Those first-years were off and running on the final two days. Laws added an 11th-place finish and six points in the 100-yard free (54.85) with her earlier two points from the 50 free. Roche finished 14th in the 200-yard breaststroke (2:34.59) and 16th in the 100-yard breaststroke (1:13.44). Zarnke’s 1:02.60 mark was good for 13th place in the 100-yard butterfly and 2:20.49 swim claimed 14th place in the 200-yard butterfly.

Roche just missed qualifying for the finals in the 400-yard I.M. with her 4:51.13 mark in prelims, but the swim sent a signal to her teammates. Seeing the first-year drop 12 seconds off her season-best time, the Maroons knew they were ready.

“It was one of those swims that got everyone saying we’re ready to swim fast, we’re ready, we’ve tapered,” O’Connor said. “We weren’t overwhelmed.”

“The team grew much closer over the weekend—inevitable when everybody is together for so long,” Yang said, “but I could sense that the bond grew even stronger when we realized that we could beat Brandeis and that every point counted.”

Brown would reappear among the scorers in the meet’s final event, teaming up with Laws, Yang, and first-year Whitney Biber to break another school record, this time in the 400-yard free. The squad’s time of 3:46.22 bested the previous 3:46.99 mark set two years ago by Yang, then-third-years Emily Testa and Erin Lyons, and then-fourth-year Nikki Voelkel.

Despite the fact that Chicago lost four points of their lead to Brandeis over the final A and B relays, symbolically it was a fitting end to a very successful meet. Yang was able to break a record that she had set as a first-year but with a markthat she knows will likely fall in the near future to some of the swimmers who teamed up with her this past weekend. It was a proper passing of the guard to the 19 first- and second-years that will lead next year’s program.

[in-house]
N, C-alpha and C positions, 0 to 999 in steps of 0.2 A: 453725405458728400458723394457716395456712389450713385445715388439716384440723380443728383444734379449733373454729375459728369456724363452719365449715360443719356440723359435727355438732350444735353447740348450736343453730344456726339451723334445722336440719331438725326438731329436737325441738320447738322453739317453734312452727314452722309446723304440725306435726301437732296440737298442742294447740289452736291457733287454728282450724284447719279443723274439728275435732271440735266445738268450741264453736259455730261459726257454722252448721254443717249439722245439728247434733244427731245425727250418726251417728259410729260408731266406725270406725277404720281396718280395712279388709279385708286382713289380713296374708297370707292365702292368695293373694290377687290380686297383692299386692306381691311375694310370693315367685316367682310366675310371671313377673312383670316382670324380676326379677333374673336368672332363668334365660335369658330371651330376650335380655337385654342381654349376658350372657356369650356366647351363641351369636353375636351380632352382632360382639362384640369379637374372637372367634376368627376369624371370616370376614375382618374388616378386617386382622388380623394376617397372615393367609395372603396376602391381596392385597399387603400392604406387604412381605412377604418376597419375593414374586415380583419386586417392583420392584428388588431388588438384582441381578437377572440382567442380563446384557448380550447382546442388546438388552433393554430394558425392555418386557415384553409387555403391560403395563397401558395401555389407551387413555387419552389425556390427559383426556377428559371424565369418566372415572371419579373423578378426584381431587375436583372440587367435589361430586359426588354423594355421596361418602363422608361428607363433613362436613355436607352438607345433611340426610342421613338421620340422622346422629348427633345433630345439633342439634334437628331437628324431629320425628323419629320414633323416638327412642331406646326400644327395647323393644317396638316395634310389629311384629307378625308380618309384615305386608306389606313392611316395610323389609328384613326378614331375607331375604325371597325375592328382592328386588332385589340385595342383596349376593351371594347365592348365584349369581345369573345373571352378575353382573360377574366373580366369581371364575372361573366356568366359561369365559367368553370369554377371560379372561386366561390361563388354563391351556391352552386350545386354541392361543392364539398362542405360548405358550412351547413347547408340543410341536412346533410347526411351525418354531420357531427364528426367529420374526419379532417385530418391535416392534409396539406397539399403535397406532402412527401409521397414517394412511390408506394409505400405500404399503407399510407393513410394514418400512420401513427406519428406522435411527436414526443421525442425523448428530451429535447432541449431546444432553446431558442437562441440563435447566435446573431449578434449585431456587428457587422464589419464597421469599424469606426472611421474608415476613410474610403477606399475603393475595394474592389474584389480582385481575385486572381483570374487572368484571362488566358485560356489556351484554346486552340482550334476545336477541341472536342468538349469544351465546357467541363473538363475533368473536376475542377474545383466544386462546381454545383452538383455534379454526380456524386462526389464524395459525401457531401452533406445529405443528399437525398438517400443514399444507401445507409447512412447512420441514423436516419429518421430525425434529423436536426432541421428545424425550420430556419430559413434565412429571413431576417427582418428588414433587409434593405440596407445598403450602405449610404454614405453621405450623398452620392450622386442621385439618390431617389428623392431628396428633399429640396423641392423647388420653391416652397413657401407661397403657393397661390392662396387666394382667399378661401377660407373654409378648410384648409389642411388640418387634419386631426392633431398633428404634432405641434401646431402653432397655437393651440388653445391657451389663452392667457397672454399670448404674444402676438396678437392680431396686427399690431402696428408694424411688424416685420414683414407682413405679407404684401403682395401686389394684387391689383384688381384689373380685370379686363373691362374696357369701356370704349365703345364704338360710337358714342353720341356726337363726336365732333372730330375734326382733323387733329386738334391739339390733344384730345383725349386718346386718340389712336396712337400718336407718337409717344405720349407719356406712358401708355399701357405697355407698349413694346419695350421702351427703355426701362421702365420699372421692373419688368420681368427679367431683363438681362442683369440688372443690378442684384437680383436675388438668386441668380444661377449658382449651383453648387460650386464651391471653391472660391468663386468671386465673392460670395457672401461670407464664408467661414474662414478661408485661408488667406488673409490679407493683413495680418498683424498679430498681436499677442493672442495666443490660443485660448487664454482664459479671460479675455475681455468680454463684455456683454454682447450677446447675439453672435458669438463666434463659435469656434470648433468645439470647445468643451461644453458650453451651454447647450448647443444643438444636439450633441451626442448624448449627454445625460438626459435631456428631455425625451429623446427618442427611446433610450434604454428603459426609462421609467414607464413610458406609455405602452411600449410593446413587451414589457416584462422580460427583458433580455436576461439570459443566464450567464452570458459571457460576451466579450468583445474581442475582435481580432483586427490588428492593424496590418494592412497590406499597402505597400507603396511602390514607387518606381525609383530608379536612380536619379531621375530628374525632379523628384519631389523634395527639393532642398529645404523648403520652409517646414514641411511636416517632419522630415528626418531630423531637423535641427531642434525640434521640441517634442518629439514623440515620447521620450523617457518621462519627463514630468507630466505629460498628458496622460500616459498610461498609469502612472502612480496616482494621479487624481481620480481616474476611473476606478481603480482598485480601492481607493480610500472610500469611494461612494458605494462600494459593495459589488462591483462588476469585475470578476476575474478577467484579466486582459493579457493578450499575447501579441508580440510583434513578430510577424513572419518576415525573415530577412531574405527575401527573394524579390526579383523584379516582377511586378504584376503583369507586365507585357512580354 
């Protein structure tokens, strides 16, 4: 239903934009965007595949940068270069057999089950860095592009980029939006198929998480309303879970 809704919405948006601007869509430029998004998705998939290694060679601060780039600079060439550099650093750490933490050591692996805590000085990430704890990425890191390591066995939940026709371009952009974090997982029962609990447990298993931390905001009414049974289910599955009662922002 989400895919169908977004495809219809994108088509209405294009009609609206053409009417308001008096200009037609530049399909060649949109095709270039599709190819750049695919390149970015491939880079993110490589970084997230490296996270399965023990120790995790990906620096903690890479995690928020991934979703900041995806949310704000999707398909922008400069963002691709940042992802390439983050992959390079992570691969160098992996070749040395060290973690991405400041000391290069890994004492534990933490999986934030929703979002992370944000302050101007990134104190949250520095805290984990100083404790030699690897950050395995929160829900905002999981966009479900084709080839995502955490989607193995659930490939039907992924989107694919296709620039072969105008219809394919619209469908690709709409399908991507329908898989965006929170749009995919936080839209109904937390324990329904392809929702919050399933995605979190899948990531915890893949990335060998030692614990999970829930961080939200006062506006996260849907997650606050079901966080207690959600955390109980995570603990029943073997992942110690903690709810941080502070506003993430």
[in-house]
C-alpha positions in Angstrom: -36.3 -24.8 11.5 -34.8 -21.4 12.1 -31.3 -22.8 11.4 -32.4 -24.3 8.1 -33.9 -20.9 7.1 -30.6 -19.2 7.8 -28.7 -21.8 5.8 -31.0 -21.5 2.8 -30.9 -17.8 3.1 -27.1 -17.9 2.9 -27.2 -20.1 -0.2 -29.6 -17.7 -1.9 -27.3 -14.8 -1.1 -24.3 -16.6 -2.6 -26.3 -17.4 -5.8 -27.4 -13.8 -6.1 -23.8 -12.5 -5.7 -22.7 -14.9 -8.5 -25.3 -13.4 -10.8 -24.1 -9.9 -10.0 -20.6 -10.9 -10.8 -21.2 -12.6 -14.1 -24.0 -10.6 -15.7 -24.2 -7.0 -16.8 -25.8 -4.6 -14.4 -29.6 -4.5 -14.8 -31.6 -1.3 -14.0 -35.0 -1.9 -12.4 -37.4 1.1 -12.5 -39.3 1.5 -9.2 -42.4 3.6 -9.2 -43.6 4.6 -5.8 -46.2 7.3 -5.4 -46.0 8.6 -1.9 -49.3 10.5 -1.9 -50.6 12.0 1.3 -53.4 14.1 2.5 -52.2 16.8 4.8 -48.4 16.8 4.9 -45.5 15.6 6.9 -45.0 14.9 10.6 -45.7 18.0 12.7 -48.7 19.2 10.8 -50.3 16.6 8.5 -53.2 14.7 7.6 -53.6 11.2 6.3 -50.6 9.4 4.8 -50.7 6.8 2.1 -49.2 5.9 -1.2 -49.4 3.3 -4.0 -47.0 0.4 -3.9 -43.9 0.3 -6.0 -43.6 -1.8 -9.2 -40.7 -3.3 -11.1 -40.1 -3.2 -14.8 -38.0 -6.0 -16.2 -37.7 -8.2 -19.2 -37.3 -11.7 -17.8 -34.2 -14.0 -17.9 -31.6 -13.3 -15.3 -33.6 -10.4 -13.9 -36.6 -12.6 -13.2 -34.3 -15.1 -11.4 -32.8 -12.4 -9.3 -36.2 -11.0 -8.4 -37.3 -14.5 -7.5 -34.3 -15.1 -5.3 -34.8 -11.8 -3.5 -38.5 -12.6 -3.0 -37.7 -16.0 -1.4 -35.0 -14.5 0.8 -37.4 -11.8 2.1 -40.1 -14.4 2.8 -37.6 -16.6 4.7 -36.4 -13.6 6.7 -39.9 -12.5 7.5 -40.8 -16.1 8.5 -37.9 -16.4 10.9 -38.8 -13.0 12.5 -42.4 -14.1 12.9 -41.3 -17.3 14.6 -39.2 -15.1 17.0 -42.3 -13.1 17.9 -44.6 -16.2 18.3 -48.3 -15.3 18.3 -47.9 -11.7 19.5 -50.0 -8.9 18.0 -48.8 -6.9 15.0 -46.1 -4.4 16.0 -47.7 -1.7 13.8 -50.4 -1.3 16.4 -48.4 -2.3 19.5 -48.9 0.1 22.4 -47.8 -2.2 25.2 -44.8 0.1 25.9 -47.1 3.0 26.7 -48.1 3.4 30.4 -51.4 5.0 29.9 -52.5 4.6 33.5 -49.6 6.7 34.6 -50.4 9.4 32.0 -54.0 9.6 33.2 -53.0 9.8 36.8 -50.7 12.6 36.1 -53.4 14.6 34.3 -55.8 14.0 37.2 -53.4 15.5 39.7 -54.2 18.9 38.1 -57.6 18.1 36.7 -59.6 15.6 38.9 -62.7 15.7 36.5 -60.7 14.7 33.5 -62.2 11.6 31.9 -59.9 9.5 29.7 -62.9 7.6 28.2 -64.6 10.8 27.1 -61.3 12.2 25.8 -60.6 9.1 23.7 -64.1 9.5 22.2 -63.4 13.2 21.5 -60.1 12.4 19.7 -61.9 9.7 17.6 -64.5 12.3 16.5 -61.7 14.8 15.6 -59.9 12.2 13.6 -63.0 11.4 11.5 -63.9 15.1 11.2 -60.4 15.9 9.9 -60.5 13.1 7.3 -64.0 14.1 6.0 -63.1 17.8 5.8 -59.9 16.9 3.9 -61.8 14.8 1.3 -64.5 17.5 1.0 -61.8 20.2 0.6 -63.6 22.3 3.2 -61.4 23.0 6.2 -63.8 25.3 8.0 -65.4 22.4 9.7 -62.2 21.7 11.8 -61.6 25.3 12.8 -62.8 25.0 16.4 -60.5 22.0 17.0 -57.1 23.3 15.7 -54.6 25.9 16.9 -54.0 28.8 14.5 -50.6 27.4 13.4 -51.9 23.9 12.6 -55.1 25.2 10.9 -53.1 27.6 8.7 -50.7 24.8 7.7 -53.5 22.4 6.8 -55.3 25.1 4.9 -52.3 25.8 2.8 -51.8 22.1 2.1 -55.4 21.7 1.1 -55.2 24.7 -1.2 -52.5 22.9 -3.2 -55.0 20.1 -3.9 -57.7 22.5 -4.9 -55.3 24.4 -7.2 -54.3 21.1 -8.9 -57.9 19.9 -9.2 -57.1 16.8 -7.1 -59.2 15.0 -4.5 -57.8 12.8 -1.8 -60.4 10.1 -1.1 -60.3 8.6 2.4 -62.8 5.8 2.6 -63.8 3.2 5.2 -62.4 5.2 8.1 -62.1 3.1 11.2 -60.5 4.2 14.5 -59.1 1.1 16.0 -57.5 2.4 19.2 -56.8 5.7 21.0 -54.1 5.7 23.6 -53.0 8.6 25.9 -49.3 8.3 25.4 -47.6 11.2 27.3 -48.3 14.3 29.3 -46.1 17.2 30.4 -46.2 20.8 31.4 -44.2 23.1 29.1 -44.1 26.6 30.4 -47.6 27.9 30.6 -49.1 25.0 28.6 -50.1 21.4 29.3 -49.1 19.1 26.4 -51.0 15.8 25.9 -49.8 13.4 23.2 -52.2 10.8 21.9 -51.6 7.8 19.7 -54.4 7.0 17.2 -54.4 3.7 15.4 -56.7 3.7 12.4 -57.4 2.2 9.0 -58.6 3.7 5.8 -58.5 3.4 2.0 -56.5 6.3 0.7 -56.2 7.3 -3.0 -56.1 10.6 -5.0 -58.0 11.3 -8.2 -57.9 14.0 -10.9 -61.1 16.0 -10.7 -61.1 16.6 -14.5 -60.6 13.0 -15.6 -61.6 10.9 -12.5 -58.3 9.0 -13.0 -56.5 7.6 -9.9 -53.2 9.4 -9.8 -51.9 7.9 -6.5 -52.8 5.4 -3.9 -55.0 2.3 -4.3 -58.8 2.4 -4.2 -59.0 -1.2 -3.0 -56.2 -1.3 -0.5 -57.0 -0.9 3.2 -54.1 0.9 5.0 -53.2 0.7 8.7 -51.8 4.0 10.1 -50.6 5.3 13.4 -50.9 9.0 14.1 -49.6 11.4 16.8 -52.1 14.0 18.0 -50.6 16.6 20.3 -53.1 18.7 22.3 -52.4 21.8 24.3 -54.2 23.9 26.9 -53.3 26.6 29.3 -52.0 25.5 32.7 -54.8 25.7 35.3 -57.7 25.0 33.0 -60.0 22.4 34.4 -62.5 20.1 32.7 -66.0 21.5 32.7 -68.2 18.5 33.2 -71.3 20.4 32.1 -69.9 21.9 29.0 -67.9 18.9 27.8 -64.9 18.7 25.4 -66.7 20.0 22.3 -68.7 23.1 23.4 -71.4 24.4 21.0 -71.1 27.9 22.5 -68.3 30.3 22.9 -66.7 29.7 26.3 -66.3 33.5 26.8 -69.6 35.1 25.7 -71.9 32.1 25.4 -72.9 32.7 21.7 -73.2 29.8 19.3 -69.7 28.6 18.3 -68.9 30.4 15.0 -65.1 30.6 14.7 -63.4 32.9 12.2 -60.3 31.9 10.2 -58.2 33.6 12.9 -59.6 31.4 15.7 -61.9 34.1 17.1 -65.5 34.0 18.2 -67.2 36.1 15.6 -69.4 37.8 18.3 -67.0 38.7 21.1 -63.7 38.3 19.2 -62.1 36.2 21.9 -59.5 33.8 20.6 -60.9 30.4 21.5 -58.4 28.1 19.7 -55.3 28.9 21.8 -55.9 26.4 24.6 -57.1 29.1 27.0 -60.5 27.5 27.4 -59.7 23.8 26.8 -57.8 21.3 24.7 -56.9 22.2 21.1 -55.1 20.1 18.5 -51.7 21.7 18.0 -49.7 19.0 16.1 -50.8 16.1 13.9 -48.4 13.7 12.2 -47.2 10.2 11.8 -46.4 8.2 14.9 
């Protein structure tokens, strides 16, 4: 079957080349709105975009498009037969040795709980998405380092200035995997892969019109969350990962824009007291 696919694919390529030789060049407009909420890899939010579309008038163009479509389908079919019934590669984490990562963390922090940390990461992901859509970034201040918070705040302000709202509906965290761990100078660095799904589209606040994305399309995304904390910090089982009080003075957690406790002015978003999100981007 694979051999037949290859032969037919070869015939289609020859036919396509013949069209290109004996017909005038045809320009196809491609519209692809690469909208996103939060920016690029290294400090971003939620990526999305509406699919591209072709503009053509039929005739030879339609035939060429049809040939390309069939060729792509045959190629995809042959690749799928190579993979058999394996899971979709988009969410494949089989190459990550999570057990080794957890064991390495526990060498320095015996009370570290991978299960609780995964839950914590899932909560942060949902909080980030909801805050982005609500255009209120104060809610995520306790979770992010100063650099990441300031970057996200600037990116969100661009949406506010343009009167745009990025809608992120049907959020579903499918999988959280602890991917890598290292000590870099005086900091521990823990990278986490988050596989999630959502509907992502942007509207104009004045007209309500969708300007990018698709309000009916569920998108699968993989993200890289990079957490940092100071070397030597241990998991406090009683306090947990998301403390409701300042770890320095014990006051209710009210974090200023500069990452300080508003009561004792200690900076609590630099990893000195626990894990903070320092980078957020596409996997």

“Setting the school record in the 400 relay was kind of the crowning touch to go out on a high note, her and three first-years,” O’Connor said. “For her sake, she’s got another school record, and with three first-years on that relay, she knows it probably won’t last forever but it’s a good finish.”

Yang also made a mark in two other individual events, placing 12th in the 1,650-yard free (18:23.40) and 15th in the 200-yard free (2:01.60). After a slow start largely due to a job search that held back her training program, Yang quickly got back into the swing of things and even improved on last year’s performance in a meet that was by all accounts much faster. Last year Yang only scored in two individual events, this year in three.

“I went my best college time in the 500, was close in the 200, and personal best in the mile. We broke the 400 free relay record that I broke my first year,” Yang said. “So I couldn’t have asked for a better way to end.”

While it may not be Yang’s team anymore, it will undoubtedly still have her mark on it, as the first- and second-years build on this year’s experience to continue to go to new levels.

“Our biggest thing that we learned this year as far as the future is concerned is that they are capable of a lot more than they thought they may be capable of,” O’Connor said. “We heard them talking after the meet about next year—‘I want to do this. I want to do that.’ The excitement is that this isn’t our peak.

“They also know that to compete at this level, they have to take their training to the next level.”